Ok, I admit it - I have a thing for European cafes.
Aren't they just awesome? I know Paris is most famous for their cafe scene, but I find great little cafes in all of the various European cities that I travel to, and for various reasons, they are all beautiful and interesting looking.
Copenhagen is no exception.
When I first went to Copenhagen a couple of years ago, I was completely in love with an area known as Nyhavn. It's their historic waterfront area from the 17th century, and is now an entertainment district lined with multi-colored cafes, restaurants, and bars. It's beautiful, and incredibly photogenic.
There is a great collection of antique-looking wooden ships all moored there (though that will be the subject of a future post), right in the front of the cafes, and people are everywhere, eating, drinking, socializing, and of course just walking around and taking pictures. :-)
On that last visit, as well as on my recent visit just a few weeks ago, I spent a decent amount of time there trying to photograph as much as possible, at different times of day. With the way the light changes, I like to get back to awesome spots and shoot them under different conditions. I love having different takes on the same subjects, but then again I'm just addicted to this sort of thing.
On my first evening there on this recent trip, after I got settled into my hotel and unpacked, I grabbed the gear and made the short walk over here to Nyhavn. Based on my prior experience, I knew I wanted to spend a lot of time here, so I chose a hotel just a short walk away. It was a great idea.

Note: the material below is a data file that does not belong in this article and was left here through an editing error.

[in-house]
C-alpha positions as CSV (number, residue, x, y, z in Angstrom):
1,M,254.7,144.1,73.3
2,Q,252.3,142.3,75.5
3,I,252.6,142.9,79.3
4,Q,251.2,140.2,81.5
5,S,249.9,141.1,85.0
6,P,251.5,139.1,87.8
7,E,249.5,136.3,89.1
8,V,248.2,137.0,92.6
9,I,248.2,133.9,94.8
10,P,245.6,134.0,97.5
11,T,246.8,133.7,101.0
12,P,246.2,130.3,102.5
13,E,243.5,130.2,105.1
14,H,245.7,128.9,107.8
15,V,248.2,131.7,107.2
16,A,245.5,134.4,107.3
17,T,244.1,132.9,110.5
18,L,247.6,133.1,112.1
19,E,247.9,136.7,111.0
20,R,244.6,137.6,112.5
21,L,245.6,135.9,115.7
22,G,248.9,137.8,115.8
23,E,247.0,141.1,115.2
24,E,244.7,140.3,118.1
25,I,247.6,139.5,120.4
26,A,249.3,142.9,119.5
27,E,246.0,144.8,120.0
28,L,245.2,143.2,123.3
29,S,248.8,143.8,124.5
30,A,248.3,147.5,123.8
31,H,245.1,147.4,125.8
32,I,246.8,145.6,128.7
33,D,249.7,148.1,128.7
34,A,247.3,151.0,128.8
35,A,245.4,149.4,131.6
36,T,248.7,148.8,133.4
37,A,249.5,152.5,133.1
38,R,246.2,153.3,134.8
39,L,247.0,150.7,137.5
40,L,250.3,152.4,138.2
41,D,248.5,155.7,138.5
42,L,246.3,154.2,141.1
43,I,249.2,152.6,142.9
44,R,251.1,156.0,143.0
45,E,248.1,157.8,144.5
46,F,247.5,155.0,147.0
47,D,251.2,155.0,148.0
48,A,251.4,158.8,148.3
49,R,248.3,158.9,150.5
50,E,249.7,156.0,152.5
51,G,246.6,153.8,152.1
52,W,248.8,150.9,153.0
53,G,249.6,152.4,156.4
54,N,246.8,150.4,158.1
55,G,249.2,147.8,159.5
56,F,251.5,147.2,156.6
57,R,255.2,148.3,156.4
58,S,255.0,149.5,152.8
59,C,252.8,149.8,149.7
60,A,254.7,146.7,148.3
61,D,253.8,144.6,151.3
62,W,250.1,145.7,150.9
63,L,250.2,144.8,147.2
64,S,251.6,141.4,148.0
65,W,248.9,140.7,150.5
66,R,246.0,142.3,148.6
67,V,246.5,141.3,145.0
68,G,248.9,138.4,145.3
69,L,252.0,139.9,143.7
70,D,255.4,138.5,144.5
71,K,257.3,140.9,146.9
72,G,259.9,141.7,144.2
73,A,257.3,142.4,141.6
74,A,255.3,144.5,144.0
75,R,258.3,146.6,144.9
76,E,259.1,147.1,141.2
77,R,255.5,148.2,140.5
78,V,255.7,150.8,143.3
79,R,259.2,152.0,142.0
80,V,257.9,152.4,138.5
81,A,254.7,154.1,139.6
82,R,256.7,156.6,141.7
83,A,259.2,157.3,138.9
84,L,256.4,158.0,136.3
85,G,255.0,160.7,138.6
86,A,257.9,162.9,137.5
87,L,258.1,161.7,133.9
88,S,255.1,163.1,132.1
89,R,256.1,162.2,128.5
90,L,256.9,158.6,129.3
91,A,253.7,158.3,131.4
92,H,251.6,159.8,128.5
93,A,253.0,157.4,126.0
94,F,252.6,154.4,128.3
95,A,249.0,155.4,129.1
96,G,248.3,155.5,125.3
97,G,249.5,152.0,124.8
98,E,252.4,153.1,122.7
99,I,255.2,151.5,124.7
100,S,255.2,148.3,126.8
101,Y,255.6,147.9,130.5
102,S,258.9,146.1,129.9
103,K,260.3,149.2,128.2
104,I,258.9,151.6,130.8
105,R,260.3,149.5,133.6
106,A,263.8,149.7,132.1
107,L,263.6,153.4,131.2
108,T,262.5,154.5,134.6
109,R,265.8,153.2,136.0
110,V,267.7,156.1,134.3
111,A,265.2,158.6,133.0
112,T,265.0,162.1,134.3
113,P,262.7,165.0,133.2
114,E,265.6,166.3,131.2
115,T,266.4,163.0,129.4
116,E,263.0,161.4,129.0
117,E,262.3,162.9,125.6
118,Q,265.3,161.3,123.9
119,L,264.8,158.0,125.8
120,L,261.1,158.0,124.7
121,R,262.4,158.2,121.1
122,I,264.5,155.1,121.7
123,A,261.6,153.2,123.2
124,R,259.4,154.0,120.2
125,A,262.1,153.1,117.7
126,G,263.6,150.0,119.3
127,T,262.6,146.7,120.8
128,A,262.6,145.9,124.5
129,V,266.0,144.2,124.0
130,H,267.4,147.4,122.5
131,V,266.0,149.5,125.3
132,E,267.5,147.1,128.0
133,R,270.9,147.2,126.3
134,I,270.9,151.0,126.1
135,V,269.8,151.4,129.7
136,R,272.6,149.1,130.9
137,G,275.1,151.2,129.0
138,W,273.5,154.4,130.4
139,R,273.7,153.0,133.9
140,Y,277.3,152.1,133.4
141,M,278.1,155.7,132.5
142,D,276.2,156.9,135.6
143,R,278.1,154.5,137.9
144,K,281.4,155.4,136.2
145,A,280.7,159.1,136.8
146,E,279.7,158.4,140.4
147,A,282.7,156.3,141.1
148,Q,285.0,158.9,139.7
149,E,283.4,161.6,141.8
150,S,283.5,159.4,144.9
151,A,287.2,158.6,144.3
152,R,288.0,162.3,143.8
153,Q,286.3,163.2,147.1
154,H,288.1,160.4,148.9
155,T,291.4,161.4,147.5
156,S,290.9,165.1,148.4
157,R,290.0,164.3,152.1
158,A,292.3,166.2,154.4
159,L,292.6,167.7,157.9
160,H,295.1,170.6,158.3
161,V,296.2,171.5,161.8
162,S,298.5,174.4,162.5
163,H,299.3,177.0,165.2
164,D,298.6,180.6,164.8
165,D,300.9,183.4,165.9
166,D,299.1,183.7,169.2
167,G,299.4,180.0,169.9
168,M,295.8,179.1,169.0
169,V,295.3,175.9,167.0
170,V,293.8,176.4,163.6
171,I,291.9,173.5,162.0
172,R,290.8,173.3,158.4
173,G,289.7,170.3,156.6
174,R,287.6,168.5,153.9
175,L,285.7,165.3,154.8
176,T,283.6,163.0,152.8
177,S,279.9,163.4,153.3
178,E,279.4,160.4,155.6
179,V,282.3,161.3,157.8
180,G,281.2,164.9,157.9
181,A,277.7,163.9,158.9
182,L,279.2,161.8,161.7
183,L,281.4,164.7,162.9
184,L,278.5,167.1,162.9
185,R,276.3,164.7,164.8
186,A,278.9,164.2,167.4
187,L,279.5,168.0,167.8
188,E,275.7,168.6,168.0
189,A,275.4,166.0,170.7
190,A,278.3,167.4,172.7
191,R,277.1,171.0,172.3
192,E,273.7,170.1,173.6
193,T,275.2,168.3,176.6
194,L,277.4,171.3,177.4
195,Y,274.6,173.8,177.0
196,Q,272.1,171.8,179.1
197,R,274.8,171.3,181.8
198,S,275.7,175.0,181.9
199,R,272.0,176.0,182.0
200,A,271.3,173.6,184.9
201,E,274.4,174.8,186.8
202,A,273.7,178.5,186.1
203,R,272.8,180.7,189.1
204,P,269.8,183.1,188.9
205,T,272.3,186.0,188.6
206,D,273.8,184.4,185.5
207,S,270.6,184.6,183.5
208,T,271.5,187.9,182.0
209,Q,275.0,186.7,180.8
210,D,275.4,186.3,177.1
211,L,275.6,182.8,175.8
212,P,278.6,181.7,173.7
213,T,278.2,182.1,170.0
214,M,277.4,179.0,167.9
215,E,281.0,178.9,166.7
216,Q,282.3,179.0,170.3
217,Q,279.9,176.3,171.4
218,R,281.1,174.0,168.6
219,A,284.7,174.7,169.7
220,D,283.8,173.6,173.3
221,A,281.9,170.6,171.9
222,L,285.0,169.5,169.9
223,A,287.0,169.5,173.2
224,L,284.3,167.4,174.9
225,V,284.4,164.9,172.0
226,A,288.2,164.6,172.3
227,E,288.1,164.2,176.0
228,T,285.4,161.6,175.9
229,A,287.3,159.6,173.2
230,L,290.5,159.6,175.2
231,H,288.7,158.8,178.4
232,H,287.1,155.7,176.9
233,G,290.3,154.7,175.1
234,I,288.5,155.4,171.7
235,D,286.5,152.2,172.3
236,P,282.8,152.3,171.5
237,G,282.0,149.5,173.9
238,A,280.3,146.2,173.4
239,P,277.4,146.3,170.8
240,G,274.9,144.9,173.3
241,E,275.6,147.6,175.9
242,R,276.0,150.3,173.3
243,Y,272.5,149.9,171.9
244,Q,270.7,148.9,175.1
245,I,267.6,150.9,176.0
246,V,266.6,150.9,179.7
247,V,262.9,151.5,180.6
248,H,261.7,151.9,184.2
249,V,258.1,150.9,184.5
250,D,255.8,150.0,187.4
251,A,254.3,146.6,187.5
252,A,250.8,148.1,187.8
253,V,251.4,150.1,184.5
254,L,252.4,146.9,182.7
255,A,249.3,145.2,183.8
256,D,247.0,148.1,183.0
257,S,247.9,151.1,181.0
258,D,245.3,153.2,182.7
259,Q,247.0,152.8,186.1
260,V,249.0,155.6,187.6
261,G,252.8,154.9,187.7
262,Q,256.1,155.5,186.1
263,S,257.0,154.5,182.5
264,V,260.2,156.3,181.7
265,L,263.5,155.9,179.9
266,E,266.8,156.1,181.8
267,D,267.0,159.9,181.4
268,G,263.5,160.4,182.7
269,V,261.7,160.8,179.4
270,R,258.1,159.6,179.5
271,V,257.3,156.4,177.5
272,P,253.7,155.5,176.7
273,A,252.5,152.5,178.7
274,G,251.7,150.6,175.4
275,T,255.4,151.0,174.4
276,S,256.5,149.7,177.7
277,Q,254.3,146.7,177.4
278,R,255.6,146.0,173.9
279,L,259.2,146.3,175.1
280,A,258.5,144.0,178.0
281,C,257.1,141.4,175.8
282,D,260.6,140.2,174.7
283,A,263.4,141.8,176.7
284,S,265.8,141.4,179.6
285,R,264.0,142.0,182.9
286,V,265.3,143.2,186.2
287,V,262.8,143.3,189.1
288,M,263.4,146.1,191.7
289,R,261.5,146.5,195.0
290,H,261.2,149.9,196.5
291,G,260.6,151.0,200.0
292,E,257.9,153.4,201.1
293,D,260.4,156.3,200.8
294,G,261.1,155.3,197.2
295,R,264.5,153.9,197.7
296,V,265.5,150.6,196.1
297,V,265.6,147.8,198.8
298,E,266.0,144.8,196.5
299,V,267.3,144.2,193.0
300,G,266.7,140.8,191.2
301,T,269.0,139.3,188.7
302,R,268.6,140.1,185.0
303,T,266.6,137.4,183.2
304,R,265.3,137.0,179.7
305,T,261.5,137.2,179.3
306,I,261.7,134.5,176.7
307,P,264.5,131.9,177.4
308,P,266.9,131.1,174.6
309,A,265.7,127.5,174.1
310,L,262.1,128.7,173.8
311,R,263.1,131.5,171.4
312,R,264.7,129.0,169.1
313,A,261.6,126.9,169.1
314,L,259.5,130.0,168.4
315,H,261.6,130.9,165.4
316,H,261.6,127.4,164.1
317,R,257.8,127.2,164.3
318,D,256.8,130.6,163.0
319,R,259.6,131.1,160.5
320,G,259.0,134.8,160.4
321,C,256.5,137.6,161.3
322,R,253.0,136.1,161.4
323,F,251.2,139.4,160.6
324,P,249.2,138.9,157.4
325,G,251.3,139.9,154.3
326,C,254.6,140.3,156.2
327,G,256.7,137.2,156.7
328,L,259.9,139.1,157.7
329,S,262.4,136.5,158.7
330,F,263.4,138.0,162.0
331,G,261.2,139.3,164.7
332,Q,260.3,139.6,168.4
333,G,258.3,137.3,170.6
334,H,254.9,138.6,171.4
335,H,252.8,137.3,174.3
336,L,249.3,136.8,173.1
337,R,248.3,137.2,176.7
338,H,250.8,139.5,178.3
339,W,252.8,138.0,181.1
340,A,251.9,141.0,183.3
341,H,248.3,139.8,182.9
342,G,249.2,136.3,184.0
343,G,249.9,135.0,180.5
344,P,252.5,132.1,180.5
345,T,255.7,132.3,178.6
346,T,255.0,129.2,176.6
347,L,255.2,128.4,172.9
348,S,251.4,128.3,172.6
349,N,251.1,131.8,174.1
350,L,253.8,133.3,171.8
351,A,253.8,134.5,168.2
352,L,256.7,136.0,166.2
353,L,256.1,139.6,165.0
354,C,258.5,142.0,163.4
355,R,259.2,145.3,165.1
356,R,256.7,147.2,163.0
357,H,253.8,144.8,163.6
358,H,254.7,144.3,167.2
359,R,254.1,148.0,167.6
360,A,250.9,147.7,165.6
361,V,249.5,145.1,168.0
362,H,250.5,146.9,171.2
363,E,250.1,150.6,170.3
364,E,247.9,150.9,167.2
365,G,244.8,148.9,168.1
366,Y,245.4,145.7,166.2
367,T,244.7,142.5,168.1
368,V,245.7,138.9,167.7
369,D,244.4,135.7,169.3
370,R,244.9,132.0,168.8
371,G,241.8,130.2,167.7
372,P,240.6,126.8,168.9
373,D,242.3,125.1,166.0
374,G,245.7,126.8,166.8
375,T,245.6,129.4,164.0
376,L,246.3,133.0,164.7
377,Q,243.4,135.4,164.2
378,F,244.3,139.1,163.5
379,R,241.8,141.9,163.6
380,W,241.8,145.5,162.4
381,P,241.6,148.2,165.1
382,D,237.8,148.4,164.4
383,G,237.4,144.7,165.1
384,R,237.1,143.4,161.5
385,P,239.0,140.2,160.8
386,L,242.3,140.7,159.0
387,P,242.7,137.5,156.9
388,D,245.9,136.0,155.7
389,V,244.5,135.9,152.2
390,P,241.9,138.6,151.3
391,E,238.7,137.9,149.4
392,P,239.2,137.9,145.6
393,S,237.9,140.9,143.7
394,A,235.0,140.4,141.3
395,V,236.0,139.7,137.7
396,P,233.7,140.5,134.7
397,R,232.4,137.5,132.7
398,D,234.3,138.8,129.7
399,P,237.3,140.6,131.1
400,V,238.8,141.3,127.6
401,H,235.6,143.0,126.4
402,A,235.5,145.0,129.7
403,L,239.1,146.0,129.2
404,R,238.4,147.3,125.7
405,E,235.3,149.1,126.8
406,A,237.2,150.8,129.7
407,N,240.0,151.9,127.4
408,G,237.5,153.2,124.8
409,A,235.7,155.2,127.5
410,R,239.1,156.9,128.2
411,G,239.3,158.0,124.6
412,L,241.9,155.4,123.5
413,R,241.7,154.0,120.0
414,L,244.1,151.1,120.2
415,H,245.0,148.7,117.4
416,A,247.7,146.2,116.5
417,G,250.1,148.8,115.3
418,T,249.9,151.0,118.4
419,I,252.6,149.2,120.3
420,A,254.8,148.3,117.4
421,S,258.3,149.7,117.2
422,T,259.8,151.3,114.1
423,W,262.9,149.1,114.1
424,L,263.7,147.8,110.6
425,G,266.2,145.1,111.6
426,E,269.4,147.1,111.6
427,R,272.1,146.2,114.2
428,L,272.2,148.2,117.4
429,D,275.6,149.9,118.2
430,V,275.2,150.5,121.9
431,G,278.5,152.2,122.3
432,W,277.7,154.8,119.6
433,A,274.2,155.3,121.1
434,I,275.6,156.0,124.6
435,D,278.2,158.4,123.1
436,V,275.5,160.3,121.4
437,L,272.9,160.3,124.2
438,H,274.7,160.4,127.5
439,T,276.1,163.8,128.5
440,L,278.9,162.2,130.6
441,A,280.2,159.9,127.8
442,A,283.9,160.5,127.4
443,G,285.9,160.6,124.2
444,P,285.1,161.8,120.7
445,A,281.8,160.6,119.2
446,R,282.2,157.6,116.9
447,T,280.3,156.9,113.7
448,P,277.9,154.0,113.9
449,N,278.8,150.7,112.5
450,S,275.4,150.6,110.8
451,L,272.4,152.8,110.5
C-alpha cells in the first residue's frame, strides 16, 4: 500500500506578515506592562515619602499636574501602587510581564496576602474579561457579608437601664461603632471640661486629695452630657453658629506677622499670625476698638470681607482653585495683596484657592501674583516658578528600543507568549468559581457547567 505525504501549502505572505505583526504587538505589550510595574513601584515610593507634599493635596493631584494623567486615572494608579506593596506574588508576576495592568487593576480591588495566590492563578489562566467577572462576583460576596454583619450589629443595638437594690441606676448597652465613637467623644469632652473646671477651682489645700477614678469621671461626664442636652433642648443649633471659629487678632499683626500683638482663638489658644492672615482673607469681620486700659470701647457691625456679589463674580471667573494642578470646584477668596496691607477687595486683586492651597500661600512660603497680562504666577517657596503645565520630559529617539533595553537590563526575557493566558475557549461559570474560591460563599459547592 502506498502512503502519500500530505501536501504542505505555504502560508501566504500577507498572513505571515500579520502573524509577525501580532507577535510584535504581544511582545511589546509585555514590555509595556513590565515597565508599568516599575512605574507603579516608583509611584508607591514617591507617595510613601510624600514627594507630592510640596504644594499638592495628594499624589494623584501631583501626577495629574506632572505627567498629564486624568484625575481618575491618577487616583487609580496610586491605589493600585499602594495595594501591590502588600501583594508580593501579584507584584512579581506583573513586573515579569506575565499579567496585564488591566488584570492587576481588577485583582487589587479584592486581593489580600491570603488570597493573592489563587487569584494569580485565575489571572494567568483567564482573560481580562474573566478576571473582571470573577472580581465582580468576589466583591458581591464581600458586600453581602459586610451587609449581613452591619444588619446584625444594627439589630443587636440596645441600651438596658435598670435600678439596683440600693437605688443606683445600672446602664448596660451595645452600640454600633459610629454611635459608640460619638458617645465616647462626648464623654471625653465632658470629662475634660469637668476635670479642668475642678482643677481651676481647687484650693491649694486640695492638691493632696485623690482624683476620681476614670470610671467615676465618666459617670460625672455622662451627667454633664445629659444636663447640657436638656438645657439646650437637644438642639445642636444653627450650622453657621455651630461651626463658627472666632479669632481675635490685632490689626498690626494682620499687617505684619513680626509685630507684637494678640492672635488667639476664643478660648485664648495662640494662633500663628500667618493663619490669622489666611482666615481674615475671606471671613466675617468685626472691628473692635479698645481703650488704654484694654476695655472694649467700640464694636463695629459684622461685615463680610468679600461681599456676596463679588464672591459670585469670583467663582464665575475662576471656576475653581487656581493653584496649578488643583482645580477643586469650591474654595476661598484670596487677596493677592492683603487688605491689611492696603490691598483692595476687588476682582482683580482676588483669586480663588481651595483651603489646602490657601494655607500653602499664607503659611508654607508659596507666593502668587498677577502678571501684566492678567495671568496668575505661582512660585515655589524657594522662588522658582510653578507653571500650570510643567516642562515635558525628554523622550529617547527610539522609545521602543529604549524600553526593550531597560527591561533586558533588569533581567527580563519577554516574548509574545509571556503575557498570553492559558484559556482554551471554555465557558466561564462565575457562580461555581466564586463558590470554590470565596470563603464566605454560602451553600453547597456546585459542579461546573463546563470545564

It was late afternoon and the sunset was approaching, so the light was just perfect, even though the sunset did not turn into anything spectacular. I just walked up and down the street in front of the cafes, and fired away. There were patrons at some of these establishments, and many of them looked at me as I set up and fired away, as if they were trying to decide if I was shooting them. Of course I wasn't, but they didn't ask and I wasn't going to stop. I just let them think whatever they wanted to think. I didn't care - I had photos to take.
And take photos I did! I must have grabbed a few hundred frames during that hour or so that I shot there, and that means I have a lot more to share as soon as I can find time to process them. So consider this a teaser of sorts, and keep coming back because I am just getting started on these Nyhavn shots!
These shots are all 7-frame HDRs created in Photomatix and adjusted in Color Efex Pro and Aperture. These were all shot on a tripod, and no magic was used to remove the crowds of people. I just waited for the scenes to be as clear as possible before shooting.